So far my kids have been very happy with their clothes-actually, they will wear just about anything, because they are more concerned with Doing things than looking like everyone else. One "sore spot" is that my son loves computers but we can not afford the things he wants- plus we feel they are too much anyway for a ten year old. He knows that. We put a limit on his Surfing-he discovered E-bay, once with all the fantastic"Deals" yes-e-bay has some great stuff but its overwhelming for a ten year old. he would go through batteries too- finally, I made him buy his own rechargable batteries-he can have them if he pays for them.
We don't give an allowance for doing chores-we feel that chores are everyones responsability-I don't get "paid" for doing the dishes. But we make sure they get some pocket money. We do pay for extra "Above and Beyond" chores.
I think its working-my daughter yesterday turned DOWN a trip to go shopping at the Mall (too Boring!) and she got $25 dollars for her birthday two weeks ago, and hasn't even mentioned spending it except to say two things-She was waiting until she saw something she really wanted, and she wanted to spend some on a gift for her brothers birthday comeing up!
But I also have to say they havn't hit the teen years yet.....
-- Kelly (email@example.com), March 19, 2002.
Heres another thought-sometimes an example is much better than words. My son kept talking about a kid in his class that had the latest cds, the latest clothes, lots of spending money ect, and my son wanted to know why he couldn't have those things. Then he visited the childs home- an ancient mobile home-now thats fine, we've all lived in less than desirable housing, but the child came to visit Aaron and the mother picked him up and looked around our house and talked quite a bit about how they wanted a house, but couldn't afford it and how hard it was to make ends meet etc,etc. Though both she and her husband worked. Then she drove off in her shiney new car. A few days late, on a Saterday, we met her working at Save-a- lot. Aaron said (to me) he wouldn't like it if I had to work on Saterday like that. He figured out for himself where that families money was going! He drastically cut back on his requests after that!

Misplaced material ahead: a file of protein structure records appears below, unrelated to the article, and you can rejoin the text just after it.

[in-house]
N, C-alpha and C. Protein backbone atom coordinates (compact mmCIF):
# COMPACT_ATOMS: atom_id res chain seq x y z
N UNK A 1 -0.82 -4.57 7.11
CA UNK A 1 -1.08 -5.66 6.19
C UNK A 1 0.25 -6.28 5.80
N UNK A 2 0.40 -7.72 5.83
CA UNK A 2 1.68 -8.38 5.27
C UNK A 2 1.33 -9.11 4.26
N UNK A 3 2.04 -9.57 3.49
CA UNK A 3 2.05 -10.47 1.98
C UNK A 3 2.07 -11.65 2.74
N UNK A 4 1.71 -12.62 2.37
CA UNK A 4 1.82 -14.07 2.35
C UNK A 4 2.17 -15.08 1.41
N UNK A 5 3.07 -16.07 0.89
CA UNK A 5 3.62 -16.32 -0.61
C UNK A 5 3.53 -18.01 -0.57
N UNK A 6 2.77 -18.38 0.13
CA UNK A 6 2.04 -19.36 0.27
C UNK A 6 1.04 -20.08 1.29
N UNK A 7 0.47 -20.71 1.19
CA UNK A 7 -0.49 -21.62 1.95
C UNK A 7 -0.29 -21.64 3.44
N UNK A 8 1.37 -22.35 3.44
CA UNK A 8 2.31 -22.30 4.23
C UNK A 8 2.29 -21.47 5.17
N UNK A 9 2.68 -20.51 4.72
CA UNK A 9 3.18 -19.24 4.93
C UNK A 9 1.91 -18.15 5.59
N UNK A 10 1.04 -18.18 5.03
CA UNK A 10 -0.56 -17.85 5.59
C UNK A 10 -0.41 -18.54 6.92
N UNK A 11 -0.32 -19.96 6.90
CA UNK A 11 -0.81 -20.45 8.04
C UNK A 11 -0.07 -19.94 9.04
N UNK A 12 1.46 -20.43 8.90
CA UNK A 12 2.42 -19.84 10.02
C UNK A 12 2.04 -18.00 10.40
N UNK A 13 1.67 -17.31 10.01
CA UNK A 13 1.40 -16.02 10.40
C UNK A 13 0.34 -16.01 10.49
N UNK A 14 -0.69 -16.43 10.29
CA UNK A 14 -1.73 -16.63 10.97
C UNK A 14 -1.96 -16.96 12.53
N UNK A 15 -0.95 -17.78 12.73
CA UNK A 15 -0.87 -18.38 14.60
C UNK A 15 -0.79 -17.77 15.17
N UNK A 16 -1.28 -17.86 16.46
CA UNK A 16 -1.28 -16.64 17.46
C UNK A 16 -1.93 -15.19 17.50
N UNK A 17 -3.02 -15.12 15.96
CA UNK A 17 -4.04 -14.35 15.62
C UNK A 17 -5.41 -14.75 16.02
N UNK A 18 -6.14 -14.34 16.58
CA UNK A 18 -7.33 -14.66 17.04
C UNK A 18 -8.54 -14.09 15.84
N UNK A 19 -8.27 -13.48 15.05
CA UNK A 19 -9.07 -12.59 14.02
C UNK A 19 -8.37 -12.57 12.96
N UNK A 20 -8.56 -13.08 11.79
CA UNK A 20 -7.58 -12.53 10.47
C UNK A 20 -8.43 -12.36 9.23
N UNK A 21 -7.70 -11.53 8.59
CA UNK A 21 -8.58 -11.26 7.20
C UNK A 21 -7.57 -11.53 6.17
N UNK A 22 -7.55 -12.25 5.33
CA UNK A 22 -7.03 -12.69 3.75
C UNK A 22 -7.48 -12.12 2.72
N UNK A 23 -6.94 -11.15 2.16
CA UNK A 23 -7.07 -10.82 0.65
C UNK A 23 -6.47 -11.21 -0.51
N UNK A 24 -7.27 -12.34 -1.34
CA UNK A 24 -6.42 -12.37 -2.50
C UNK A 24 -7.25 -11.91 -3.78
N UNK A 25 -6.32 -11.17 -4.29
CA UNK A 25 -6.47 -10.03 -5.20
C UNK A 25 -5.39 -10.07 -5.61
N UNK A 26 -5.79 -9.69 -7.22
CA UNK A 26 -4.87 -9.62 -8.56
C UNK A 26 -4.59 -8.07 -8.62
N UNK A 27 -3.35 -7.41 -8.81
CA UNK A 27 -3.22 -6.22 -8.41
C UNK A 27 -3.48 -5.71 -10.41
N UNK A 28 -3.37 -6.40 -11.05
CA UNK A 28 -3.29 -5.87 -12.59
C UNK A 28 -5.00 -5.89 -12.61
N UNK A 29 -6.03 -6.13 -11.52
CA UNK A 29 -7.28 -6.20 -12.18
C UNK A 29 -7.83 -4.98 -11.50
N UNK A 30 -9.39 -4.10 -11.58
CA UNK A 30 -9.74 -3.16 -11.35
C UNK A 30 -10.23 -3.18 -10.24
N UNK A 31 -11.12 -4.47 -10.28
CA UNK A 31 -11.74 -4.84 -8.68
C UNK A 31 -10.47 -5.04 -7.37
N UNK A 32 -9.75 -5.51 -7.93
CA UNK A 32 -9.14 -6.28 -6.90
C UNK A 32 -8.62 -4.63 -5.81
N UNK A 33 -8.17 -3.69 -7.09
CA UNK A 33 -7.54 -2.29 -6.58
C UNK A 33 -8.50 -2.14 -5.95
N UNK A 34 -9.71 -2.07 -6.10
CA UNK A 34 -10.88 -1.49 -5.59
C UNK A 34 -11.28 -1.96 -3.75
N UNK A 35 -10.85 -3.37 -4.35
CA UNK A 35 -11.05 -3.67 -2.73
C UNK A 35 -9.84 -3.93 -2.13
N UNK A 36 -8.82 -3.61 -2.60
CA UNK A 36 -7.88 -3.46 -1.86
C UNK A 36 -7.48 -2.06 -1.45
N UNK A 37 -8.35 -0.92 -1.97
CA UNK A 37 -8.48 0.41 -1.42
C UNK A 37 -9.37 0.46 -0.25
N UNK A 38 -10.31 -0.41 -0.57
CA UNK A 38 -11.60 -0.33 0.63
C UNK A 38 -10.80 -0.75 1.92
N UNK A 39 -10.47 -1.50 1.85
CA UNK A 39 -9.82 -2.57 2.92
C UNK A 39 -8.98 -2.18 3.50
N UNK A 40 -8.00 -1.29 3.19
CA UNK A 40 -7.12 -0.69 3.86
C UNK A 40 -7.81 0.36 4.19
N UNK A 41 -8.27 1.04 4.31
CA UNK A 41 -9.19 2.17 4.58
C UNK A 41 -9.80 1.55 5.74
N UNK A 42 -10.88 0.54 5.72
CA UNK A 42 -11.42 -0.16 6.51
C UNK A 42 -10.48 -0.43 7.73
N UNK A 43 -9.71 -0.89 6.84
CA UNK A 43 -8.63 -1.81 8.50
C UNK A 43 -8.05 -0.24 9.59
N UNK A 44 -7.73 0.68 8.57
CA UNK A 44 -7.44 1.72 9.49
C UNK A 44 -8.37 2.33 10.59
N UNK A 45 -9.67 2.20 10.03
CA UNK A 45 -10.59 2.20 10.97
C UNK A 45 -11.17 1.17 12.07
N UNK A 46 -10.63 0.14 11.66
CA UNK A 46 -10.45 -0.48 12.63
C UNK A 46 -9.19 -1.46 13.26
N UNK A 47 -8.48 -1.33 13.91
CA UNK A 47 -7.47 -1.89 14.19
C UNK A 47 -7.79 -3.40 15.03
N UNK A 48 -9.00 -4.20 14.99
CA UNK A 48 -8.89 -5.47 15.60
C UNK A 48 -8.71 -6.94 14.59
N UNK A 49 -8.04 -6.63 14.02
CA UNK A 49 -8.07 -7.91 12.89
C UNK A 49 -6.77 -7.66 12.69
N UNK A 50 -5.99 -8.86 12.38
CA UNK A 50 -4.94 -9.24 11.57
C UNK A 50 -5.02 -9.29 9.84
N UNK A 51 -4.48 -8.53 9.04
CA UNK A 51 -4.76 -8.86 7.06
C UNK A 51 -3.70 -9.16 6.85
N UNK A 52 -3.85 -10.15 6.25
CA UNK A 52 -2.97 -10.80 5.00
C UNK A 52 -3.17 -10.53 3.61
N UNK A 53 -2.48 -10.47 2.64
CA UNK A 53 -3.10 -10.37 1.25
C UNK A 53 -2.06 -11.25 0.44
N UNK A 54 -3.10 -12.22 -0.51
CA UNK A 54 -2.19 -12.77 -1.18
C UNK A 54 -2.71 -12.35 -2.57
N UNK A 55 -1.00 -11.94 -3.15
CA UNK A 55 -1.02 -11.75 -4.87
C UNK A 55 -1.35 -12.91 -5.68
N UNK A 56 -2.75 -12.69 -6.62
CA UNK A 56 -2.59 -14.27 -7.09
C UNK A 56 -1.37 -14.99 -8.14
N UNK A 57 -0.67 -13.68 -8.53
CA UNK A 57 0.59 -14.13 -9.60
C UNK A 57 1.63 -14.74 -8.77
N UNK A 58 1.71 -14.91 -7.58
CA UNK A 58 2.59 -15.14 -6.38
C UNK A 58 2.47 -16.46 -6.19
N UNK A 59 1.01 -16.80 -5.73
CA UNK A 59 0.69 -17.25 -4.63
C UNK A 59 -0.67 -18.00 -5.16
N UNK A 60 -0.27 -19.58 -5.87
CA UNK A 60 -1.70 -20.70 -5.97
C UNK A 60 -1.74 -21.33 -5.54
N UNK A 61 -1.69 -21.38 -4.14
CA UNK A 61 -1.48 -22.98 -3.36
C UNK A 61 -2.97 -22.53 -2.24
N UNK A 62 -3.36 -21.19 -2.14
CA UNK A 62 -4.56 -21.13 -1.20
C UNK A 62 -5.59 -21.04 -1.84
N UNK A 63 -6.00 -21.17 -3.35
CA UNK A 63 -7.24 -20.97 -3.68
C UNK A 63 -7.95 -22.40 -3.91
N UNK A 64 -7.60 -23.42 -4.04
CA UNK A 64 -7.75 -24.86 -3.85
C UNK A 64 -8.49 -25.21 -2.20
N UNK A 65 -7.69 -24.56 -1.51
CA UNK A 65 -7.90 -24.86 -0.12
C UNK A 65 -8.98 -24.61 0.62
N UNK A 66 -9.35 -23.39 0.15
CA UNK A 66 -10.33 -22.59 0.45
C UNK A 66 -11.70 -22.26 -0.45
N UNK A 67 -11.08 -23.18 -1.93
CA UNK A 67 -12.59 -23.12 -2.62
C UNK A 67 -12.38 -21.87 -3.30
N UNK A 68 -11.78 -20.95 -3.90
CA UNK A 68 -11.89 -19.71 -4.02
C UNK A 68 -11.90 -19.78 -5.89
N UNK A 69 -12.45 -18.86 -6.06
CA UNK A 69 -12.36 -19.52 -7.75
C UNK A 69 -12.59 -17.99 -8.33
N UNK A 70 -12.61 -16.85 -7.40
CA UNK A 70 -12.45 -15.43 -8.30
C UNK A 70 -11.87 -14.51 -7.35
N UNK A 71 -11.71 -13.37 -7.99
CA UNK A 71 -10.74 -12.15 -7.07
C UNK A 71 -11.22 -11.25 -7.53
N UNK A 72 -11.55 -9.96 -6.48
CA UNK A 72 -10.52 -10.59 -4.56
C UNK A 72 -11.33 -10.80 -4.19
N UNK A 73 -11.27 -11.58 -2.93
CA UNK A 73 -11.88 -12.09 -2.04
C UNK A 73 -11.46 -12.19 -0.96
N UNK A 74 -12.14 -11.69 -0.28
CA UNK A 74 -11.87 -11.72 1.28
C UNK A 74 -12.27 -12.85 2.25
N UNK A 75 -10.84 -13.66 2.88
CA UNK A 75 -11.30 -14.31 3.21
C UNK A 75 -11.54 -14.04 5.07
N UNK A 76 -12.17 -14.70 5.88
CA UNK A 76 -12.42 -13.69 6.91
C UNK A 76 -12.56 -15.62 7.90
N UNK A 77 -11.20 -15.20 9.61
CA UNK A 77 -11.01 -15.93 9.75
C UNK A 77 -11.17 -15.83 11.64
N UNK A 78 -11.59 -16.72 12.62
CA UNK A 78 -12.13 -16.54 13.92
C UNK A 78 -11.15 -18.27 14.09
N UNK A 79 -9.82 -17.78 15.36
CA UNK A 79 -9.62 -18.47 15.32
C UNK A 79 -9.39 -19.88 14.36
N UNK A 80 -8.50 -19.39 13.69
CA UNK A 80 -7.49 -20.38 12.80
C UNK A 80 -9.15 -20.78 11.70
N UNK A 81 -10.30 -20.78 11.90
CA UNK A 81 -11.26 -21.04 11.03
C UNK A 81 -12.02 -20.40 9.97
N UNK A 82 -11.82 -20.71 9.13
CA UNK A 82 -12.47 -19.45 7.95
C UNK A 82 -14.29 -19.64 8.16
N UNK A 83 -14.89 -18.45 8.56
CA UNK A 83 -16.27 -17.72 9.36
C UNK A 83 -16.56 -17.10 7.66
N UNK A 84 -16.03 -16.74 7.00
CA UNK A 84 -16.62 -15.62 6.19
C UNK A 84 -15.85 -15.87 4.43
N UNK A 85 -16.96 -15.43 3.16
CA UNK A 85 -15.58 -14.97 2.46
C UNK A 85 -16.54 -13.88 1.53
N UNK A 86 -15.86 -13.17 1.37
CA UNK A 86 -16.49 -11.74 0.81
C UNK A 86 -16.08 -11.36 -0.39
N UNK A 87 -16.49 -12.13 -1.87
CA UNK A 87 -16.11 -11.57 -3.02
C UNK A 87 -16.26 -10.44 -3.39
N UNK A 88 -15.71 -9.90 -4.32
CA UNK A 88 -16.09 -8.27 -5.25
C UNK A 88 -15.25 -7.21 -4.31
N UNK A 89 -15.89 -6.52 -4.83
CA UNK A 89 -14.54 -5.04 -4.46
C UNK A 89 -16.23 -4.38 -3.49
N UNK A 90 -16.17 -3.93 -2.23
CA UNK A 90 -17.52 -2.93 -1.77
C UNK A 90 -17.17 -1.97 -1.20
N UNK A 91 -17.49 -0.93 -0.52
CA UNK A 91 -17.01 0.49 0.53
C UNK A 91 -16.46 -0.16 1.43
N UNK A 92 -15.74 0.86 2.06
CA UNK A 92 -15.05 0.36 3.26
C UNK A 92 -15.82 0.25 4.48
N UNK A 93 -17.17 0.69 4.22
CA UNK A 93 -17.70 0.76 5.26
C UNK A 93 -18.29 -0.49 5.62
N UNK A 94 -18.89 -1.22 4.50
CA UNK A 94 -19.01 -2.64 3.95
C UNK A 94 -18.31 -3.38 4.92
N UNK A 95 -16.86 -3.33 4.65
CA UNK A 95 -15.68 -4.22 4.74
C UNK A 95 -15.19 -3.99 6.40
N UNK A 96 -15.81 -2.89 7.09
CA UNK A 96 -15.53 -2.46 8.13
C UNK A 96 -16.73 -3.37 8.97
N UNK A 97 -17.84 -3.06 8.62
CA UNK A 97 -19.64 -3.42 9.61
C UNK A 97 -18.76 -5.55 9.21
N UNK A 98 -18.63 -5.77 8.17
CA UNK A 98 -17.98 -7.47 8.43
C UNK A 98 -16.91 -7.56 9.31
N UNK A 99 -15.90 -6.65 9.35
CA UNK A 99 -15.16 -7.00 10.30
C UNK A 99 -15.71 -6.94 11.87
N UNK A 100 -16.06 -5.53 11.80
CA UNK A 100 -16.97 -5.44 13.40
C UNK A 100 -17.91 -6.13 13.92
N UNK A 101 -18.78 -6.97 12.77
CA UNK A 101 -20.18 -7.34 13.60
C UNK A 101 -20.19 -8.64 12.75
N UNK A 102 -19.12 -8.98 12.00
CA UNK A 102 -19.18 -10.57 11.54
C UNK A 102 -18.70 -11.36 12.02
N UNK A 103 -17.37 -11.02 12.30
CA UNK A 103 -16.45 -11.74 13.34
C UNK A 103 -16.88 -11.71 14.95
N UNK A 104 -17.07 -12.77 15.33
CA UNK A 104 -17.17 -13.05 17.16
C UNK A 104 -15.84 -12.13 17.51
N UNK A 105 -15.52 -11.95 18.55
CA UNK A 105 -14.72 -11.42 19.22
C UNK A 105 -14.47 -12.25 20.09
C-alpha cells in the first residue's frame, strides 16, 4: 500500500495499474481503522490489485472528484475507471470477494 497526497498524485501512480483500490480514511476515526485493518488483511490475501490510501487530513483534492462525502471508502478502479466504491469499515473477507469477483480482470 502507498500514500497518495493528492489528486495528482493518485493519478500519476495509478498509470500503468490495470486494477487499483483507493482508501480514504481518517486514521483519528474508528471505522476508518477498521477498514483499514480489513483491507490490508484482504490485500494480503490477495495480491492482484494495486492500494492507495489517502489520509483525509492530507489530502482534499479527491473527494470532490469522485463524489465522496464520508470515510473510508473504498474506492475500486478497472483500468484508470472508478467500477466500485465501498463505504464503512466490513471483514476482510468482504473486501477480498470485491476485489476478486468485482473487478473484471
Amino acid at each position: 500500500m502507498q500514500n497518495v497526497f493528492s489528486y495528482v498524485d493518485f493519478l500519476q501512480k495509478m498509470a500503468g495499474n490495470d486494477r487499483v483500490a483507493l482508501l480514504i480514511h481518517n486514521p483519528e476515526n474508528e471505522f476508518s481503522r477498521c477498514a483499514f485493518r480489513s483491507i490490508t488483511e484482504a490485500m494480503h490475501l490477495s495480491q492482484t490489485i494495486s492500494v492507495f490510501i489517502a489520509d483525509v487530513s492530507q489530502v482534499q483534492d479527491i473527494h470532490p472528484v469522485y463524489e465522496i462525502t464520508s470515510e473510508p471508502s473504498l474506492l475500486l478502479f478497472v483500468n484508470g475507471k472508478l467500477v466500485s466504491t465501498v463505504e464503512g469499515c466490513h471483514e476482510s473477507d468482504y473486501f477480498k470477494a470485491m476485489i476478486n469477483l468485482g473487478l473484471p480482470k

-- Kelly (firstname.lastname@example.org), March 19, 2002.
Melissa----we also found that the children who had everything ---BUT THEIR PARENTS TIME & LOVE --spend a lot of time in our familyroom!!!!!
Those kids still call me Mom & their kids call me Grandma!!! We had RULES at our home they had none at their home-----we had hugs & family time at our home---they had little or none AT THEIR HOME------ we played board games---player records on the record player---poped popcorn---did chores- & prayer together----hauled wood--etc/etc/etc/-
We never knew how many we might have eating a meal at our home----we ate a lot of fried potatos with flour gravey---& pasta---& what ever we had in our garden----the rule was /I cooked & they cleaned up---- Many of those kids had everything material they could ever want----- but just didn't have RULES & a HOMELIFE & someone to boss them a round & care about them----
We lived on a gravel road---dead end---when someone was comming down that road ya knew they were headed for your house----those kids use to fly on those gravel roads---when they were leaveing I'd always say- --you slow down on those gravel roads---& the next time I see someone driveing too fast on that road will be punished---they would all say /Yes Mom----& when they left they drove slow /as far as I could see their cars!!! ha/!
Raise your children--they way ya want them to live their lives---then when your children want to go visit their friends at their homes---- say why not have your friends come over here----then you know what EVERYONE is doing & can set the rules----it will make a big difference with your children & what a great help you can be to other children---who might desperately--need some direction!!
I have had my adopted children say to me---I don't know what I would have done if I didn't know I was always welcome at your home!!!